Taxes are a big part of an executor's responsibilities—and may seem like the most intimidating part. The good news is that you probably won't be dealing with any complicated tax issues. Also keep in mind that you can hire experts to help you with tax questions and use estate funds to pay for their services.
Most executors must file final state and federal income tax returns for the calendar year in which the deceased person died. A tax return is required if the deceased person received at least a minimum amount of income (set by federal law each year) in the last year of life. You'll use the familiar IRS Form 1040, and the return will be due by April 15 of the year following the death. For example, if the person died in November, you'll file a return for the year of death the following April 15. If the person died early in the year, before filing a return for the previous year, you may need to file returns for both the year of death and the prior year.
If the estate goes through probate and receives a certain amount of income while the probate court case is pending, you'll also need to file income tax returns for the estate itself. State law may require you to notify the state taxing authority that you've begun a probate proceeding, so that the state is sure to get paid.
You can use a calendar year or a different fiscal year for the estate's income taxes. For example, you might open a probate case in October and close it in August of the following year. To avoid filing two returns (one for each calendar year in which the estate was open and received income), you could use a fiscal year of October to October. Then just one return would be required, and it would be due four months after the end of the fiscal year.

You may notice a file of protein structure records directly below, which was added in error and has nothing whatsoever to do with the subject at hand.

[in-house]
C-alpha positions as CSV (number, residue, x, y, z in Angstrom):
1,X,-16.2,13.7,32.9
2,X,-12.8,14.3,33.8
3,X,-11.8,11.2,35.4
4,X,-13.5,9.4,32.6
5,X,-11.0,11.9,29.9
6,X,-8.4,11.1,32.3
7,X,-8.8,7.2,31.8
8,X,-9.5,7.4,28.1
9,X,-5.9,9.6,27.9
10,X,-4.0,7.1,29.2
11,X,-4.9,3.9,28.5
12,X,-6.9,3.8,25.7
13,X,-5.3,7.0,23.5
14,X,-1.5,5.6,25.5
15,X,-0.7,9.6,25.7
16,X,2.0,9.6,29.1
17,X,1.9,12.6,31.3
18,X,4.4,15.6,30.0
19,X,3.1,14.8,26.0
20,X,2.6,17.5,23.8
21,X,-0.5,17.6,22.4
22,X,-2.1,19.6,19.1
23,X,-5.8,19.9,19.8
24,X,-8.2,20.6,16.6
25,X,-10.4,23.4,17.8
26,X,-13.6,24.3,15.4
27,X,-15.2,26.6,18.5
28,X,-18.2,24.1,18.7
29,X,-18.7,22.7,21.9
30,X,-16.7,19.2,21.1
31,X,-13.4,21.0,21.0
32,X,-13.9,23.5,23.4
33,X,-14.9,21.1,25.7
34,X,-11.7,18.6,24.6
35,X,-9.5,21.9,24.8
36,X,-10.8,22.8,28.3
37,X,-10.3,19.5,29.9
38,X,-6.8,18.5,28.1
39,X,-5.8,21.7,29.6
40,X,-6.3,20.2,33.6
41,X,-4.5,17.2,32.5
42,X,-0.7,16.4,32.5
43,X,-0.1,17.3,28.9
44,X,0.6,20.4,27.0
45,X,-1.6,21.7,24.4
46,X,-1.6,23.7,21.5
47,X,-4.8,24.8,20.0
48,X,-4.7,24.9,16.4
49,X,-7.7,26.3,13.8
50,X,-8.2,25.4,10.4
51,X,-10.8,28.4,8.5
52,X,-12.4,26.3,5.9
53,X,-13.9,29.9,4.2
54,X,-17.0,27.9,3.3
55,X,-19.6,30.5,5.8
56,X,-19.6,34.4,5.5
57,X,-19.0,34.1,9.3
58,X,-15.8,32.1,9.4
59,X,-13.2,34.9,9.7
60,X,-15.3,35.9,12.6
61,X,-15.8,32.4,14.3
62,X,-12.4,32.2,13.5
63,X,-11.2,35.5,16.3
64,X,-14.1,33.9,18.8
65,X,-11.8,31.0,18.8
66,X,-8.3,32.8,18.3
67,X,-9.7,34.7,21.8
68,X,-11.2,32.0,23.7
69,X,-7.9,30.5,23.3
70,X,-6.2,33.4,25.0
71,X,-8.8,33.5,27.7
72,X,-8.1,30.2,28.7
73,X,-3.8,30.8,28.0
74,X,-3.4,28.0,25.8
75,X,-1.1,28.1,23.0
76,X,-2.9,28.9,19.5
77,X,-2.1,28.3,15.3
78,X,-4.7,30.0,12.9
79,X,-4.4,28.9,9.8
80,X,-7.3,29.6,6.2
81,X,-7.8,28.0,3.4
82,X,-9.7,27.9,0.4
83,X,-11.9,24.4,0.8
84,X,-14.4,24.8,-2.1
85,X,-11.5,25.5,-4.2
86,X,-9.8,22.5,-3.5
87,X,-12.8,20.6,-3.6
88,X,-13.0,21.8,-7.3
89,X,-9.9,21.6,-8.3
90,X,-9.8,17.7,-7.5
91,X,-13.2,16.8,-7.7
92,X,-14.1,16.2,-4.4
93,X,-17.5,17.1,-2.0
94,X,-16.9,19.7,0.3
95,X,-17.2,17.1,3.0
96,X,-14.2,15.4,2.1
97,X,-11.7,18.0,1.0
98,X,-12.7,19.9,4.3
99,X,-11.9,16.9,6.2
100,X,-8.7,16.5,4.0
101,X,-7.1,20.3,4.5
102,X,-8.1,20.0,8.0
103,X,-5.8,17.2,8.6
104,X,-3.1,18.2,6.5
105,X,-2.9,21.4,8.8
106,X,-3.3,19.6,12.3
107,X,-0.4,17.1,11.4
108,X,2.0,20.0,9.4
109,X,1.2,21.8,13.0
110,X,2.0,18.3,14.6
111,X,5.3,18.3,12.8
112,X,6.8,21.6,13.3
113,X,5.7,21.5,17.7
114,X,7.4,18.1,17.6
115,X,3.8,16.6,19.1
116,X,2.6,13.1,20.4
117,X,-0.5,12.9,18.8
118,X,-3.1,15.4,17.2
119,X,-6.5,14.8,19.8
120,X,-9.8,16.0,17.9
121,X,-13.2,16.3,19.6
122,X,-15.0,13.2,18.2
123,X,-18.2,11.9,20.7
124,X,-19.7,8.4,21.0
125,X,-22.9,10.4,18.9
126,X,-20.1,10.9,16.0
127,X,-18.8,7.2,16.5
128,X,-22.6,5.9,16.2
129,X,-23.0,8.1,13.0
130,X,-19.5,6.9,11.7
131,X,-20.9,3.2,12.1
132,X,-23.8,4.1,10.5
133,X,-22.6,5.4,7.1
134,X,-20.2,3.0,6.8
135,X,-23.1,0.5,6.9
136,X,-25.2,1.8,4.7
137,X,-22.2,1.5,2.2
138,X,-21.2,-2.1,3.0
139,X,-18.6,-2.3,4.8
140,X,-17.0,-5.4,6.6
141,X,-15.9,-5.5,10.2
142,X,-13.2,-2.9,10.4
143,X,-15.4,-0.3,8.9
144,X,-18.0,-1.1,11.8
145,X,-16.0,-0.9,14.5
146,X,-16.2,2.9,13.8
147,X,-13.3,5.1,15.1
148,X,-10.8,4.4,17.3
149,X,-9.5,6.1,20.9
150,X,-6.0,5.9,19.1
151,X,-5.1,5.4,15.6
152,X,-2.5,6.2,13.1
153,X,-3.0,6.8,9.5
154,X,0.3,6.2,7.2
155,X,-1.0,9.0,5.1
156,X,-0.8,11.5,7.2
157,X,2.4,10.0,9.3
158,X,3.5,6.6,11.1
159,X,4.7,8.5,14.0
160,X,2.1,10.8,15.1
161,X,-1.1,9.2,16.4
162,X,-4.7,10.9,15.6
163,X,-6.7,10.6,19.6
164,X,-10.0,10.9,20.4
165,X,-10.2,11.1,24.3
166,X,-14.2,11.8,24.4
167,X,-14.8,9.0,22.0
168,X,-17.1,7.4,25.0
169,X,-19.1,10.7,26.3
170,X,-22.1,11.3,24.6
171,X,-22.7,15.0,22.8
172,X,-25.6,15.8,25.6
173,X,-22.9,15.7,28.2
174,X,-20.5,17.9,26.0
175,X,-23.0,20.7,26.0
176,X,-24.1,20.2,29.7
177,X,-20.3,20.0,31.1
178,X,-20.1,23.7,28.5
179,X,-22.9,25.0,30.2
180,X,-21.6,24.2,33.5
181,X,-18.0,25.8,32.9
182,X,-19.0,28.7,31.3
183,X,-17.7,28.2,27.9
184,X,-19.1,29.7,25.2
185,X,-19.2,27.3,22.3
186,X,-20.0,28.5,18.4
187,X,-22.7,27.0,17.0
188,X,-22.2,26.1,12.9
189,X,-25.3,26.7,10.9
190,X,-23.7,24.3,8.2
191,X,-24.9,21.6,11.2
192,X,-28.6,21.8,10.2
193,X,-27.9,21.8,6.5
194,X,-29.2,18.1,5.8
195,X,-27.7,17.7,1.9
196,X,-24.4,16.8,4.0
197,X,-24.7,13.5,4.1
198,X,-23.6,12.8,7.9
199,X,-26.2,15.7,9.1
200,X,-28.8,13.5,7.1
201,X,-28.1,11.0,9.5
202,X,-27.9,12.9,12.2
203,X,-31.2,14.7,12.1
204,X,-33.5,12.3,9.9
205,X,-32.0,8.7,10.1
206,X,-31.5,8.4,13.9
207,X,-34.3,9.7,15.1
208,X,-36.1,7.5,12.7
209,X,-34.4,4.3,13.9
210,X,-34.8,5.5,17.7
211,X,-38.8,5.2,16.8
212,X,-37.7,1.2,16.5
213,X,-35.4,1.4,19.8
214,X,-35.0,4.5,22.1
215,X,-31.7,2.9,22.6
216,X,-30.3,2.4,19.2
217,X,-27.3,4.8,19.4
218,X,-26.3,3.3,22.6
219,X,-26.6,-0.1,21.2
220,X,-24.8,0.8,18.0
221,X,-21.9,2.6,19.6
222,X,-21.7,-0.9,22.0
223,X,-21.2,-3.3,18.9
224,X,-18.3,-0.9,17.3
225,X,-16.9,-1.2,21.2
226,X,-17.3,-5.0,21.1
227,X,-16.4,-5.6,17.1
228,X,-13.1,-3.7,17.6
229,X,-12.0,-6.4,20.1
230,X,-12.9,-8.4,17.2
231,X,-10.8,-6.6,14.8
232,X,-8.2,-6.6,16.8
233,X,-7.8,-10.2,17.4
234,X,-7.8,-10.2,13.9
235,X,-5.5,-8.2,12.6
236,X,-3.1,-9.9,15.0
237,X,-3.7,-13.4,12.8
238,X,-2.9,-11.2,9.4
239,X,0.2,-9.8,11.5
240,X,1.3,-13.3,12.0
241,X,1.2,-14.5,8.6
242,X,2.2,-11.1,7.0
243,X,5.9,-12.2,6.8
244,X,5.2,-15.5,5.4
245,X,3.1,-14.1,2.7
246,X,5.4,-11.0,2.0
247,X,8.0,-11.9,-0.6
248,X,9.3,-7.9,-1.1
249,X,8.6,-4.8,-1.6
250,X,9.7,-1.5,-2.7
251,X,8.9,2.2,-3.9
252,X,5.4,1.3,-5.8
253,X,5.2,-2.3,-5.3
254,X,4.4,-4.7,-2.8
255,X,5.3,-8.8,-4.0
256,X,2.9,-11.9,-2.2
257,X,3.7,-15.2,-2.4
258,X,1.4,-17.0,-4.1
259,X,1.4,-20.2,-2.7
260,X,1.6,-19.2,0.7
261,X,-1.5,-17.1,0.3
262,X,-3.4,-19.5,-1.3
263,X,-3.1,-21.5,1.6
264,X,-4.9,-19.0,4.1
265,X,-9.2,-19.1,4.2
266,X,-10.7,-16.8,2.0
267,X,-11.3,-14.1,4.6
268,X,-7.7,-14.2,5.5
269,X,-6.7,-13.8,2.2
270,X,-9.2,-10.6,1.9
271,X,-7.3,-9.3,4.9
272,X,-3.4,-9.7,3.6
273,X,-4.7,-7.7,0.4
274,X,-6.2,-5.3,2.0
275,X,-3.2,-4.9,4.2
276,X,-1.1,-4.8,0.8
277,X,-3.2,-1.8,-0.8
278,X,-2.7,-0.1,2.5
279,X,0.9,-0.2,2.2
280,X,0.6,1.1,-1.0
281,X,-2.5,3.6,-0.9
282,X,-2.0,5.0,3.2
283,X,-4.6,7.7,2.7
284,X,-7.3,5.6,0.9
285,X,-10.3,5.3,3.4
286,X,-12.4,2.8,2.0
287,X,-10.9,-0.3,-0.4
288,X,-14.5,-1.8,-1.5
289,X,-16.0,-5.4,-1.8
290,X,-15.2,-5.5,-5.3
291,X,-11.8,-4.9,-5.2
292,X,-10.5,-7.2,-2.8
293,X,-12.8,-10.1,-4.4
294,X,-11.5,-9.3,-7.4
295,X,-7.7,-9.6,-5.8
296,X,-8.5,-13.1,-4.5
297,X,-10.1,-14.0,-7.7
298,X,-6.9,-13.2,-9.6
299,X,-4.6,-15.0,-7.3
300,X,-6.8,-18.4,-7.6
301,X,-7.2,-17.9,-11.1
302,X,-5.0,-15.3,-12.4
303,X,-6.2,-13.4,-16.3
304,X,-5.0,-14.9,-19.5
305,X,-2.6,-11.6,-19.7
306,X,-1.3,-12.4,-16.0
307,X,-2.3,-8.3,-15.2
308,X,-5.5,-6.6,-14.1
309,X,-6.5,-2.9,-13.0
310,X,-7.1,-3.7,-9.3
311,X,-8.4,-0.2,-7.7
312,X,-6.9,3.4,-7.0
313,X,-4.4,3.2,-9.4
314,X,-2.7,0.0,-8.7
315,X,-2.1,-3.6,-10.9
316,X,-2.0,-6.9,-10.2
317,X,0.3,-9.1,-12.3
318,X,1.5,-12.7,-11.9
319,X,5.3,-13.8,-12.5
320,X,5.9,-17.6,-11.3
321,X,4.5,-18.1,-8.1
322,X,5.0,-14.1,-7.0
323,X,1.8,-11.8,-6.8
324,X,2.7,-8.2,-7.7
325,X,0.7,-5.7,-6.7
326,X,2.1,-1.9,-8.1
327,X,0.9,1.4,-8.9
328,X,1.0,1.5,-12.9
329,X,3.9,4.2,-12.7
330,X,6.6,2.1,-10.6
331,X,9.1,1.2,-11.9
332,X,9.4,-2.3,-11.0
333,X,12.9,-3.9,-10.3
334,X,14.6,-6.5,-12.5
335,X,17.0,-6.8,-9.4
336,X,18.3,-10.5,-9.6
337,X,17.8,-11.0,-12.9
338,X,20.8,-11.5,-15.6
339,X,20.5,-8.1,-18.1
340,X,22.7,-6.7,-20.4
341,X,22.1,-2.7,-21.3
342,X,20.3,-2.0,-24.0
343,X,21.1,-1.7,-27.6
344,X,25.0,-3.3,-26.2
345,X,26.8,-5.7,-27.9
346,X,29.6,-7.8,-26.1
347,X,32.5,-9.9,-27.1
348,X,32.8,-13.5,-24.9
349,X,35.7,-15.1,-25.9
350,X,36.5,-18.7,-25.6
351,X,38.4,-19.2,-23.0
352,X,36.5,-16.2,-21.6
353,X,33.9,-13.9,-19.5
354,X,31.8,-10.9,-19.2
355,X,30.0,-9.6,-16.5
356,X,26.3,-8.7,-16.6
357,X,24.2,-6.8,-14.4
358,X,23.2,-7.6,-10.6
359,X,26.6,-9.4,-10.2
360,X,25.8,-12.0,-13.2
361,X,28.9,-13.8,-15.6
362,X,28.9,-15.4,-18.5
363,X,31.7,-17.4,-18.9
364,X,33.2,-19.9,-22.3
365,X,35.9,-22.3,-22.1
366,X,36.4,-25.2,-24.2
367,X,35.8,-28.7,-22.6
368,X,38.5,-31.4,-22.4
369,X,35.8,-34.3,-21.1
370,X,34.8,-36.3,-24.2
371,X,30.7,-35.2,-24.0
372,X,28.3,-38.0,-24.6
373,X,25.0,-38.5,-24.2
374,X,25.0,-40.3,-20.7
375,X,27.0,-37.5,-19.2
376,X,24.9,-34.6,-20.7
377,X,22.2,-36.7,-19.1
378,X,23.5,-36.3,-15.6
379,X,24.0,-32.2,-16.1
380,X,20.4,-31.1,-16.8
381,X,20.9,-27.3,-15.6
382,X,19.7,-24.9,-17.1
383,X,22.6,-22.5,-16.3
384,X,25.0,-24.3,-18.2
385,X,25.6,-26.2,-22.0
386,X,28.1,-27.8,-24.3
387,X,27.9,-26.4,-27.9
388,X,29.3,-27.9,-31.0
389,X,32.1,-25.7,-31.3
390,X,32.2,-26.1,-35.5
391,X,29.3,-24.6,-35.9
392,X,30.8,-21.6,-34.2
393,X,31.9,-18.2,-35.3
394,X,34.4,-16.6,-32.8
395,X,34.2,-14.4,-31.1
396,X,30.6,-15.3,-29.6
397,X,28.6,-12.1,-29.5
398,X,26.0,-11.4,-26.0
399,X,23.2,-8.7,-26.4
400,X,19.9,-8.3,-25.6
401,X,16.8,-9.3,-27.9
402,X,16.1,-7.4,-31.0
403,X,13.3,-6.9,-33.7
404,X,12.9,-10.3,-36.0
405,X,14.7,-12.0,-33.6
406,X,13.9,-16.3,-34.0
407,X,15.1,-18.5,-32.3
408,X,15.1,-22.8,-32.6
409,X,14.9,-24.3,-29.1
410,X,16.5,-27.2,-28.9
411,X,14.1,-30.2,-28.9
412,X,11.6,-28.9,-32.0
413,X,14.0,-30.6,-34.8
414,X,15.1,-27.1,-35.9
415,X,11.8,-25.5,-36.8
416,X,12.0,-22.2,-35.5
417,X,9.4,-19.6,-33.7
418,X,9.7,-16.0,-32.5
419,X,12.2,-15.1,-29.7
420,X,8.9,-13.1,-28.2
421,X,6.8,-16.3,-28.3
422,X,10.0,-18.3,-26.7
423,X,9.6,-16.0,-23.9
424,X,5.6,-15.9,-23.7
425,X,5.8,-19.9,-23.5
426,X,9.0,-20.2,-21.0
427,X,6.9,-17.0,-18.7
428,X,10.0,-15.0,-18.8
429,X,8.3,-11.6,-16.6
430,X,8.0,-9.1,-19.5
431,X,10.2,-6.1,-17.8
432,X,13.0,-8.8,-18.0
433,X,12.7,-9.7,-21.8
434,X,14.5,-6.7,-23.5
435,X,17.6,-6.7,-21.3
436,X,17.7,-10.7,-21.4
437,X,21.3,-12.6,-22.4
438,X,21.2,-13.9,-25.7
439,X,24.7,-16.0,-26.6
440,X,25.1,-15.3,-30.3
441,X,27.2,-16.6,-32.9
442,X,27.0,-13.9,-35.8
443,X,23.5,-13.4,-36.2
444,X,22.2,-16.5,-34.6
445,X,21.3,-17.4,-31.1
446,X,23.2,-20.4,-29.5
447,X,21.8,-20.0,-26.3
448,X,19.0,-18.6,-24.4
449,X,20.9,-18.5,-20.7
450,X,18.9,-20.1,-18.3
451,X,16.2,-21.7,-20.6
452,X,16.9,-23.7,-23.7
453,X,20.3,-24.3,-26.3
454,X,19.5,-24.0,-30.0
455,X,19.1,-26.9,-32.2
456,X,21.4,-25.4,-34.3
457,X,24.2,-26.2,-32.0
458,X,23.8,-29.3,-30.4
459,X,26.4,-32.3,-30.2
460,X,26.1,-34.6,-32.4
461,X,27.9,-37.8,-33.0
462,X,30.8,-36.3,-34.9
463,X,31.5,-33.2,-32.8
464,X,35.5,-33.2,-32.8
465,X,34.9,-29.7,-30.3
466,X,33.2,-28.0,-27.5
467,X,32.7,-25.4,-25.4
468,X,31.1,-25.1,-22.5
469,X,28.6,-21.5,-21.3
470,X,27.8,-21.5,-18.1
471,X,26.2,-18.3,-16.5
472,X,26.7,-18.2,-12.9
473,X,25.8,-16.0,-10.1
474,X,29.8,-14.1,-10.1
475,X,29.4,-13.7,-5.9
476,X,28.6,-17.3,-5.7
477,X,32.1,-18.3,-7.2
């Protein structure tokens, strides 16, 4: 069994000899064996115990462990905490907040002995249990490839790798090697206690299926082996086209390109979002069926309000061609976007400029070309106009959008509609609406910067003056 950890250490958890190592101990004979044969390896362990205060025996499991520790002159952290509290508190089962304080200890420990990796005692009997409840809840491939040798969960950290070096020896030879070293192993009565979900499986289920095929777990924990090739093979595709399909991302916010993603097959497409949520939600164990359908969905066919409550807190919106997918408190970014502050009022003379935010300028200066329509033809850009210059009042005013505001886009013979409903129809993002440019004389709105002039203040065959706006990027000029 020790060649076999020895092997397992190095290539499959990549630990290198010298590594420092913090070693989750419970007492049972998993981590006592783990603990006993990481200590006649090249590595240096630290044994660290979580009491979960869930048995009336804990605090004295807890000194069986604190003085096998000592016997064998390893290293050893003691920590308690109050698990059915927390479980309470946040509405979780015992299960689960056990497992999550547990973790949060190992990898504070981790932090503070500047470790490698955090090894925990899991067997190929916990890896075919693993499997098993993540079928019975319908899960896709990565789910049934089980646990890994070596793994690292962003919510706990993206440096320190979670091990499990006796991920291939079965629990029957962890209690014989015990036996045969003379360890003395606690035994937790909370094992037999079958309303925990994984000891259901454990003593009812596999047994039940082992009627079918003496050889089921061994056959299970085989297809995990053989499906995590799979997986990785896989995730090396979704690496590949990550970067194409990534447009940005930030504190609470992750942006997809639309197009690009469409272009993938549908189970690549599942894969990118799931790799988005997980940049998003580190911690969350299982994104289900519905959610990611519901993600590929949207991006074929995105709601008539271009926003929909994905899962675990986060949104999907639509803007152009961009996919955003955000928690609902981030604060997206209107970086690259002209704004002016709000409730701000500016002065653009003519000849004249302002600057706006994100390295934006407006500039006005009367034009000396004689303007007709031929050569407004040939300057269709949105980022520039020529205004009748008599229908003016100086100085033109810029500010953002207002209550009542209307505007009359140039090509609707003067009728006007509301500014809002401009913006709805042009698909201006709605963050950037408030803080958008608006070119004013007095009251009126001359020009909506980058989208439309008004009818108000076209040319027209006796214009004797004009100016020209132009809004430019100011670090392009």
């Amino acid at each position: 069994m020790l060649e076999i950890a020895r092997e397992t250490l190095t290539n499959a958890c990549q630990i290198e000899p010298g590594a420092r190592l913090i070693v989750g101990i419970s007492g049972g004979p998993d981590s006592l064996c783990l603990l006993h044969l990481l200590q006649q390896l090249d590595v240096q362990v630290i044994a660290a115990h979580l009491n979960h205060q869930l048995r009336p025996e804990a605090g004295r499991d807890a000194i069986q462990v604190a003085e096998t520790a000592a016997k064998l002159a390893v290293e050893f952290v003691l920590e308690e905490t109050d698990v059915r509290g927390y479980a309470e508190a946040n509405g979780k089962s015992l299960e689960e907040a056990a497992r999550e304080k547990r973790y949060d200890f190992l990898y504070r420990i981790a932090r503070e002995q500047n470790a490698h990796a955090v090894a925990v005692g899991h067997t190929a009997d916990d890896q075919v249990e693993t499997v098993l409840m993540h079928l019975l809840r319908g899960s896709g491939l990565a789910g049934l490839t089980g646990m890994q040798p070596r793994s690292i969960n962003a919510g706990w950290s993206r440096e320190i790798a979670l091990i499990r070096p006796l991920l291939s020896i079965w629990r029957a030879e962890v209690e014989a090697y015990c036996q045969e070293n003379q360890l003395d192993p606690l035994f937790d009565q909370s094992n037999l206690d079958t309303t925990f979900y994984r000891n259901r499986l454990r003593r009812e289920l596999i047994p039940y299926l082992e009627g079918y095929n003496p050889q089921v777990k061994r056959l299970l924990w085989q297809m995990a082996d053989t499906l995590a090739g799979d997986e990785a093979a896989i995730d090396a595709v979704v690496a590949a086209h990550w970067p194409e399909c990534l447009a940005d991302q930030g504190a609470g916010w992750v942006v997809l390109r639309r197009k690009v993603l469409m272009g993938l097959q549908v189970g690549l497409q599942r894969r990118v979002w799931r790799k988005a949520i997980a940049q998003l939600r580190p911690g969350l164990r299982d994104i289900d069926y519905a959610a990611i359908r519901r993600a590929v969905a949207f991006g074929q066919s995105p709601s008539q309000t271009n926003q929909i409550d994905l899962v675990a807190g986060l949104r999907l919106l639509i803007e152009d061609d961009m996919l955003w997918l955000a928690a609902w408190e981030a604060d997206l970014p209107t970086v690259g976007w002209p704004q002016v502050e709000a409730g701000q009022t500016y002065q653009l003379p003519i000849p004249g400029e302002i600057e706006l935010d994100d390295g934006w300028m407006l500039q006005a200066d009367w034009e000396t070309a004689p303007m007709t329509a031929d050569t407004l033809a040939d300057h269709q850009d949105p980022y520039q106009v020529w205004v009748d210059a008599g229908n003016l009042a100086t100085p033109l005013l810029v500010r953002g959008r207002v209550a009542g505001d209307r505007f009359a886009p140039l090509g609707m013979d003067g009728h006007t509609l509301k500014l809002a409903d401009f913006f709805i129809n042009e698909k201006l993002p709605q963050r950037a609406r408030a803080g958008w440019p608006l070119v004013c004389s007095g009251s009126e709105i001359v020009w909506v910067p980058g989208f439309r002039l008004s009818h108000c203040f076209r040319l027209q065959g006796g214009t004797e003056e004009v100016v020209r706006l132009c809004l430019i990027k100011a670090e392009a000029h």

Only if the deceased person left a very large amount of property—worth more than $13.61 million, for deaths in 2024—will you need to file a federal estate tax return. You'll definitely need expert help in preparing the federal estate tax return, which is due nine months after the death.
You'll need to file a state estate tax return if a federal estate tax return is required OR if the state imposes its own estate tax. About half the states impose their own estate taxes. Rates are lower than the federal estate tax rates, but smaller estates are sometimes taxed. Again, it will be worth your while to get expert tax advice.
A few states impose inheritance taxes; the federal government does not. It's not a tax on the entire estate. Instead, certain beneficiaries must pay tax based on the value of what they inherit.
Spouses (and registered domestic partners, in some states) and children generally pay low rates or are exempt from the tax, no matter how much they inherit. More distantly related family members or unrelated beneficiaries are subject to tax.
The executor is generally responsible for filing an inheritance tax return, and the executor may not be able to close the probate case without showing that all inheritance taxes have been paid. There is only one return per deceased person, even if there are multiple inheritors who owe tax. If there's no personal representative for the estate, it is the legal responsibility of the beneficiaries to file the return and pay the inheritance tax.
If you're the trustee of a trust as well as an executor, you may need to file state and federal income tax returns for the trust as well. A return will be required if the trust receives at least a minimum amount of income (set by federal and state law). If you're handling a simple living trust and can wrap it up quickly after the death, you probably won't need to file income tax returns for the trust.
You can get quick access to tax forms for all states and the federal government at the website of the Federation of Tax Administrators. IRS forms are available at the IRS website or by calling 800-TAX-FORM (800-829-3676).